Remember, you can always get a snapshot of Republic Services's latest financial position, by checking our visualisation of its financial health.

Dividend Volatility

From the perspective of an income investor who wants to earn dividends for many years, there is not much point buying a stock if its dividend is regularly cut or is not reliable. For the purpose of this article, we only scrutinise the last decade of Republic Services's dividend payments. The dividend has been stable over the past 10 years, which is great. We think this could suggest some resilience to the business and its dividends. During the past ten-year period, the first annual payment was US$0.76 in 2009, compared to US$1.62 last year. This works out to be a compound annual growth rate (CAGR) of approximately 7.9% a year over that time.

Dividends have grown at a reasonable rate over this period, and without any major cuts in the payment over time, we think this is an attractive combination.

Dividend Growth Potential

Dividend payments have been consistent over the past few years, but we should always check if earnings per share (EPS) are growing, as this will help maintain the purchasing power of the dividend. It's good to see Republic Services has been growing its earnings per share at 16% a year over the past five years. A company paying out less than a quarter of its earnings as dividends, and growing earnings at more than 10% per annum, looks to be right in the cusp of its growth phase. At the right price, we might be interested.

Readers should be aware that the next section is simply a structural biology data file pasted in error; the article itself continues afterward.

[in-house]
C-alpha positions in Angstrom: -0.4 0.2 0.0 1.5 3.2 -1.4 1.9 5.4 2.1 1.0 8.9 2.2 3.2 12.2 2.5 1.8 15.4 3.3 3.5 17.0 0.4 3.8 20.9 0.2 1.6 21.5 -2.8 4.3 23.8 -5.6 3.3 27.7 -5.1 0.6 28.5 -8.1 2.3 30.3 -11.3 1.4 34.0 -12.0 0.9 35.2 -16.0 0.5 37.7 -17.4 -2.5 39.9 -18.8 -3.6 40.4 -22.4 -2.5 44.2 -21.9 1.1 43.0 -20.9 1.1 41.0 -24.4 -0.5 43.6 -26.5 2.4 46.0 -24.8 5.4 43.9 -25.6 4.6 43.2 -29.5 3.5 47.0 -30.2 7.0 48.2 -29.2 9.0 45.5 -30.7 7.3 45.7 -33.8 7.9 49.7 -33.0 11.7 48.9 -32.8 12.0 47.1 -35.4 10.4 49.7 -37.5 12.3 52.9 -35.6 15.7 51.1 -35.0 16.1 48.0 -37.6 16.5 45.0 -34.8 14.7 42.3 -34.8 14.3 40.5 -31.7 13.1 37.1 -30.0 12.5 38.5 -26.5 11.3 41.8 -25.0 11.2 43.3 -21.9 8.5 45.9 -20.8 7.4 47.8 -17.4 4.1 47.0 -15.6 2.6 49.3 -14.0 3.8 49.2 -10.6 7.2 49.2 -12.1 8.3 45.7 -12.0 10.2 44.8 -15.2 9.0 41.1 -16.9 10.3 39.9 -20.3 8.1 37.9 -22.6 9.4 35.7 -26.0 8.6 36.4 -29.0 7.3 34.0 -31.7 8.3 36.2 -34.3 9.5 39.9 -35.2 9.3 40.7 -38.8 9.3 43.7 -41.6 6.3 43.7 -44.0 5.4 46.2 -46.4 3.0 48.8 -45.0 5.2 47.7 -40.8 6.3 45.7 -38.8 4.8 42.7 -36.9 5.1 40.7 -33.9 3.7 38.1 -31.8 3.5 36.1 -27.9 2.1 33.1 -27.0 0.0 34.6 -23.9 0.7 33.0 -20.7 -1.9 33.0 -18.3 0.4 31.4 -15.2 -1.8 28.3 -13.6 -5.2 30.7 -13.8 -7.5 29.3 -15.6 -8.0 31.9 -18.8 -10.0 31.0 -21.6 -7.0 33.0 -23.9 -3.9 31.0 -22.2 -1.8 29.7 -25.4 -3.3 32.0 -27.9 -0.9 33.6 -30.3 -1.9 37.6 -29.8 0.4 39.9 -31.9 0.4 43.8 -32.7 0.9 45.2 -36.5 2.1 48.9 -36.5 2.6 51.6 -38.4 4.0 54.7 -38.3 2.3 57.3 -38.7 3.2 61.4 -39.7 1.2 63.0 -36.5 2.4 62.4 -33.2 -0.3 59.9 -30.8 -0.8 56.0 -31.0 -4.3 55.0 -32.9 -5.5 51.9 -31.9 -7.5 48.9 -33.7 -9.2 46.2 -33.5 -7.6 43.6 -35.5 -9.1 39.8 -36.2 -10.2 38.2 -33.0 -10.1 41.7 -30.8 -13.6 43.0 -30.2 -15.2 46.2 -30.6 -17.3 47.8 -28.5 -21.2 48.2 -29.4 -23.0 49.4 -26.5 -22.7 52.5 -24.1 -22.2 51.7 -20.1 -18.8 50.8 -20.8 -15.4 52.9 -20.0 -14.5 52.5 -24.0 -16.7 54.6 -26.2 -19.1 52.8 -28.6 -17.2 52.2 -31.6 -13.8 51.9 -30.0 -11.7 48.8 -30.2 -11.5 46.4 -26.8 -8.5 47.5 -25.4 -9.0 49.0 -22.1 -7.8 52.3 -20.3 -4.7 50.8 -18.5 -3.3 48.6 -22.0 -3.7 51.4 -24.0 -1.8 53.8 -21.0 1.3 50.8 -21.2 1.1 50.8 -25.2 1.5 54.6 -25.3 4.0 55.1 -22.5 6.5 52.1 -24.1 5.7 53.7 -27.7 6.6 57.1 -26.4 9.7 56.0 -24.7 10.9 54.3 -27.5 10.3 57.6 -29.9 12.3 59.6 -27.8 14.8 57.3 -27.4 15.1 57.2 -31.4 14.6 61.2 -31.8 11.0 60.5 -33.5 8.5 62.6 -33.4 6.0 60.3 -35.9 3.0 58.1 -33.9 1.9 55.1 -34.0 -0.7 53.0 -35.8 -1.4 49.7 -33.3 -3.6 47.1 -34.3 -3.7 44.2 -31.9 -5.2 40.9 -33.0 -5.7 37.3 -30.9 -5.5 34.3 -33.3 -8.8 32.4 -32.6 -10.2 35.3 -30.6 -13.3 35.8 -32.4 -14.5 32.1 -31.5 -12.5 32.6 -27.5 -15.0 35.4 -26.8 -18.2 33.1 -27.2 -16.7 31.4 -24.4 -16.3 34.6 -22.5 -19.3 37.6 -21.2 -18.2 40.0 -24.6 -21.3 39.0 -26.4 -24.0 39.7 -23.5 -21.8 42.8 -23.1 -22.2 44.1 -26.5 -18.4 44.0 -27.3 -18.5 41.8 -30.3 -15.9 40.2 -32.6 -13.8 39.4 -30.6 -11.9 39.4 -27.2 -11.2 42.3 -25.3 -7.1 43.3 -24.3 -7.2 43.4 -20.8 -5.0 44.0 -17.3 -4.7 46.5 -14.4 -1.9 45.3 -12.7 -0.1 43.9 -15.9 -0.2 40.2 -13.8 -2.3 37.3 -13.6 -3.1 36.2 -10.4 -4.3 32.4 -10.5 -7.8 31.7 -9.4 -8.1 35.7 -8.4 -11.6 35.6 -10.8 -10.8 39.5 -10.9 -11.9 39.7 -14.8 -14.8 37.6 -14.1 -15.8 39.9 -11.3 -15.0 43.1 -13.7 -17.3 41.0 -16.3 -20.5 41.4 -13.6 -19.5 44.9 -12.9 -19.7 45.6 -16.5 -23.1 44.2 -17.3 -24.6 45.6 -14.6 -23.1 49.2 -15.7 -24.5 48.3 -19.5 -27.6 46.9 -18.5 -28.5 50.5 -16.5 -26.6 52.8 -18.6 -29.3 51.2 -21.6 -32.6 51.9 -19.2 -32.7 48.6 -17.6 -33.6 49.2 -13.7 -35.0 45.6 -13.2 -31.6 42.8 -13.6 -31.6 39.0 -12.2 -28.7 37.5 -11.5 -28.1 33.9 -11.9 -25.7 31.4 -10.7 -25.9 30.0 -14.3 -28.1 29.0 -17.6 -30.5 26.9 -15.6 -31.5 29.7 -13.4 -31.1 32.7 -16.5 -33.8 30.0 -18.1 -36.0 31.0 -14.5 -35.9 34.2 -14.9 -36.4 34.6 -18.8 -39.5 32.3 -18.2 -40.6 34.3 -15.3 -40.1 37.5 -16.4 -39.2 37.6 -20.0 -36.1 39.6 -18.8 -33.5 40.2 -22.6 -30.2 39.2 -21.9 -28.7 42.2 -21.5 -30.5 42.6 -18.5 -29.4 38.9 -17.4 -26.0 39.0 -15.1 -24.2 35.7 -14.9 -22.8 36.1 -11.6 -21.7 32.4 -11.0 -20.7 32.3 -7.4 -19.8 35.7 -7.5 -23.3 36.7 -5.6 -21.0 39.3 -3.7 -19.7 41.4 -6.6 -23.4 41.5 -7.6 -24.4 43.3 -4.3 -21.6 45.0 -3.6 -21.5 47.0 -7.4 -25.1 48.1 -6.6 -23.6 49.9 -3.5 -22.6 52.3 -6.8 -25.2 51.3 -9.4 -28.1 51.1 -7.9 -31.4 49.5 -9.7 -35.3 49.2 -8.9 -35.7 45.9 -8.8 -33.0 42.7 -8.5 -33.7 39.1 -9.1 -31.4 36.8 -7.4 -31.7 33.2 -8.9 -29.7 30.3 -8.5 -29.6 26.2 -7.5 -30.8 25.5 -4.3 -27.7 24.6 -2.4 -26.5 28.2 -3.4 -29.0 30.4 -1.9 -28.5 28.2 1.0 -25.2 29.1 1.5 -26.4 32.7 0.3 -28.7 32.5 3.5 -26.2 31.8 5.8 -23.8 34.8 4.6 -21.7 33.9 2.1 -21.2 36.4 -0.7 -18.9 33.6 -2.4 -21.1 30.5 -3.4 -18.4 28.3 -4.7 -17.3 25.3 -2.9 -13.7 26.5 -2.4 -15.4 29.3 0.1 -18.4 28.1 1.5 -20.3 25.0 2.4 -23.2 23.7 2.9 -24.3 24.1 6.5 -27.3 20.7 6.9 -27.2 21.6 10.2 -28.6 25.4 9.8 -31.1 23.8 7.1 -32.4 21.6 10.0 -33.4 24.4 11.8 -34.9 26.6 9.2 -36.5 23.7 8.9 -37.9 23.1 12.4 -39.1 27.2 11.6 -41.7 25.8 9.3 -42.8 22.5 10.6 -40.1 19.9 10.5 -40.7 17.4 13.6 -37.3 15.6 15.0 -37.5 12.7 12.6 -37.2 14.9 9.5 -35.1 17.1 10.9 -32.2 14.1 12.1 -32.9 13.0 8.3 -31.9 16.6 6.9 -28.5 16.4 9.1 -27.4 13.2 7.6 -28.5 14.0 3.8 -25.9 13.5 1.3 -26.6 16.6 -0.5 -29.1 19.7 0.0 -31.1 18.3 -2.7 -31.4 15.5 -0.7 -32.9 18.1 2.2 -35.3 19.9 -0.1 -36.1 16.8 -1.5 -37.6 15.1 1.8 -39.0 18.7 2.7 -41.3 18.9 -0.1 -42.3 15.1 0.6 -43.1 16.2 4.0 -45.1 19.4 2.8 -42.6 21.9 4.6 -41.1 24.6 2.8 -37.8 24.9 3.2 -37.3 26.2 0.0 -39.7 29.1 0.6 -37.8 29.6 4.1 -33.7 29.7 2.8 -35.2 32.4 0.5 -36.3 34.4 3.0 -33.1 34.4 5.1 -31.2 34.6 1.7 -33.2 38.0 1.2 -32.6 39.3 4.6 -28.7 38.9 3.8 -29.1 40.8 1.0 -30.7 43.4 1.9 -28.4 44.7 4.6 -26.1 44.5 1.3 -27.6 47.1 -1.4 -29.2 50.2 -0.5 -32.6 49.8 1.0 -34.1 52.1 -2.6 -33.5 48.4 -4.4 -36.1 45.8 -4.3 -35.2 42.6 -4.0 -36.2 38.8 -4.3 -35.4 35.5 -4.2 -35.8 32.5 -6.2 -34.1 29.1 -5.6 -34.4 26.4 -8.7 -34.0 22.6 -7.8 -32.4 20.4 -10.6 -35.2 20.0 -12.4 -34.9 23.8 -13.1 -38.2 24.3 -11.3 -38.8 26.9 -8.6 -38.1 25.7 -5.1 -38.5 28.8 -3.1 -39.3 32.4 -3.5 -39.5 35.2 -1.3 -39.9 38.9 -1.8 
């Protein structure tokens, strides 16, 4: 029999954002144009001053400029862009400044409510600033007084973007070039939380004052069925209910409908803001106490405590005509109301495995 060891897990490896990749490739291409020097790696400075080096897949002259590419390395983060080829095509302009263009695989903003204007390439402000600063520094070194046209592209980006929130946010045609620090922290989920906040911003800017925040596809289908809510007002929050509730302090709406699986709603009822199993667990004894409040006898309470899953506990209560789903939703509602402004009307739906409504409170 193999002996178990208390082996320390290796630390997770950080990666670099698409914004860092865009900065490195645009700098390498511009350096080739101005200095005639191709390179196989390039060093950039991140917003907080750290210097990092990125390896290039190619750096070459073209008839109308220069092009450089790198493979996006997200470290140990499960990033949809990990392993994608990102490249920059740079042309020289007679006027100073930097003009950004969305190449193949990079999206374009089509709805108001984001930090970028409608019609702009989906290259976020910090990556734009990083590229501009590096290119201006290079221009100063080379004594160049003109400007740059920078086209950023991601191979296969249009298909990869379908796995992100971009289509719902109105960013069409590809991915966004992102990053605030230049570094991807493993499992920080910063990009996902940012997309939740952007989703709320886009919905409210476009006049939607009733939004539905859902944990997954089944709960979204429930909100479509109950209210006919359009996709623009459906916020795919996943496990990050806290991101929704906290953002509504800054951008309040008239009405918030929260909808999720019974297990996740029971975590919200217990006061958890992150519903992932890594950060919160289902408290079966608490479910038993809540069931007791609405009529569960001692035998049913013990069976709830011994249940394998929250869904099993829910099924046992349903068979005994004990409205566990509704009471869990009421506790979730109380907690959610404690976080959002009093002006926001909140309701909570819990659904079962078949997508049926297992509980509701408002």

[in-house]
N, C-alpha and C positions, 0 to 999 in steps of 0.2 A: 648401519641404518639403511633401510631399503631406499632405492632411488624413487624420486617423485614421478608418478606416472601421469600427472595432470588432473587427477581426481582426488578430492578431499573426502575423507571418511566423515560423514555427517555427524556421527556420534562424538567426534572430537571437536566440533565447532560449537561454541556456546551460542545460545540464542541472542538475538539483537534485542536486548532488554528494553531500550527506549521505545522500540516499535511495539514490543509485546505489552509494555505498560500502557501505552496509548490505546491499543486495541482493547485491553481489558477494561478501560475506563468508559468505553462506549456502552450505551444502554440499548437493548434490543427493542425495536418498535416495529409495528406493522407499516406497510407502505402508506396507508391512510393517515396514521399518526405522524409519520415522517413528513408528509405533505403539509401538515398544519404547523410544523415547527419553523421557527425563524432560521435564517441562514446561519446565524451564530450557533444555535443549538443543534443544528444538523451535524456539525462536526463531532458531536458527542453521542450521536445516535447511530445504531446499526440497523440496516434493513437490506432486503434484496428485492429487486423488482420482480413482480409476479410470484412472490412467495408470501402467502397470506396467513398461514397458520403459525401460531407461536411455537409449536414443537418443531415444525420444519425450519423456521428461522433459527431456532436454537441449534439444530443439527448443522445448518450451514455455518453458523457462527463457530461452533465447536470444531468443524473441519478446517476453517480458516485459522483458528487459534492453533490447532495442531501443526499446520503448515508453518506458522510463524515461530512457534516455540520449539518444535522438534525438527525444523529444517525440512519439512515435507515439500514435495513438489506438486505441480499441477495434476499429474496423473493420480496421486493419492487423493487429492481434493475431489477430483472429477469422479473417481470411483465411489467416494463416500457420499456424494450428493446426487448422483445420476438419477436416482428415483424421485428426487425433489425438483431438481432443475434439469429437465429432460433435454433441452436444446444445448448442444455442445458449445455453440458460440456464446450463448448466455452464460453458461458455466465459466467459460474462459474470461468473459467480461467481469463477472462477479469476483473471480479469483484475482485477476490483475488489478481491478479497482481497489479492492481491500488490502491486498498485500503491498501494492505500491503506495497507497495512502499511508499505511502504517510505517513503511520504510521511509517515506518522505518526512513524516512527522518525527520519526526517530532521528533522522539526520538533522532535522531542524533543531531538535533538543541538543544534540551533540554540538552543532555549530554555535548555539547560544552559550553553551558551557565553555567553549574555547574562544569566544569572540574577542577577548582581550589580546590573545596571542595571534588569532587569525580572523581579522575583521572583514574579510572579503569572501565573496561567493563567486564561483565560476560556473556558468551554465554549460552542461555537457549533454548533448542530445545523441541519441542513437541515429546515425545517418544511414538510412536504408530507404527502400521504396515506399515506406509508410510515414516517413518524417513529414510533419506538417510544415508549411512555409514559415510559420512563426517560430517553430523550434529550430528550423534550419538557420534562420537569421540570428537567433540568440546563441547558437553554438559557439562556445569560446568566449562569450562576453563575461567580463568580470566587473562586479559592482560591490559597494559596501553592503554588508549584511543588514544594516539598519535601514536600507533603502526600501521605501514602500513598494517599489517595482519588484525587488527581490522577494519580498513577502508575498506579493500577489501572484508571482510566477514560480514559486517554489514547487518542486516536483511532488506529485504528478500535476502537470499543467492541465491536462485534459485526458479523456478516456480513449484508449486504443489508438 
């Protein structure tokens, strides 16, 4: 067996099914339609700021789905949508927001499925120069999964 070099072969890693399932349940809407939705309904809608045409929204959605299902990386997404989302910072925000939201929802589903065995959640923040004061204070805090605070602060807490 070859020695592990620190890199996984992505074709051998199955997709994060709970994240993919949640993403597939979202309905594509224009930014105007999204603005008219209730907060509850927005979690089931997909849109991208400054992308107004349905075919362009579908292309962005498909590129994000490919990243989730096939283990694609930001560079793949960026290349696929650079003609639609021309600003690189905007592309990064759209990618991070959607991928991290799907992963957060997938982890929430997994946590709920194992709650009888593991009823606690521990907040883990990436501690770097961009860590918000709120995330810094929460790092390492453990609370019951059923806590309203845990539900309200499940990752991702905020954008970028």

Conclusion

When we look at a dividend stock, we need to form a judgement on whether the dividend will grow, if the company is able to maintain it in a wide range of economic circumstances, and if the dividend payout is sustainable. First, we like that the company's dividend payments appear well covered, although the retained capital also needs to be effectively reinvested. We like that it has been delivering solid improvement in its earnings per share, and relatively consistent dividend payments. All these things considered, we think this organisation has a lot going for it from a dividend perspective.

Earnings growth generally bodes well for the future value of company dividend payments. See if the 13 Republic Services analysts we track are forecasting continued growth with our free report on analyst estimates for the company.

If you are a dividend investor, you might also want to look at our curated list of dividend stocks yielding above 3%.

If you spot an error that warrants correction, please contact the editor at editorial-team@simplywallst.com. This article by Simply Wall St is general in nature. It does not constitute a recommendation to buy or sell any stock, and does not take account of your objectives, or your financial situation. Simply Wall St has no position in the stocks mentioned.

We aim to bring you long-term focused research analysis driven by fundamental data. Note that our analysis may not factor in the latest price-sensitive company announcements or qualitative material. Thank you for reading.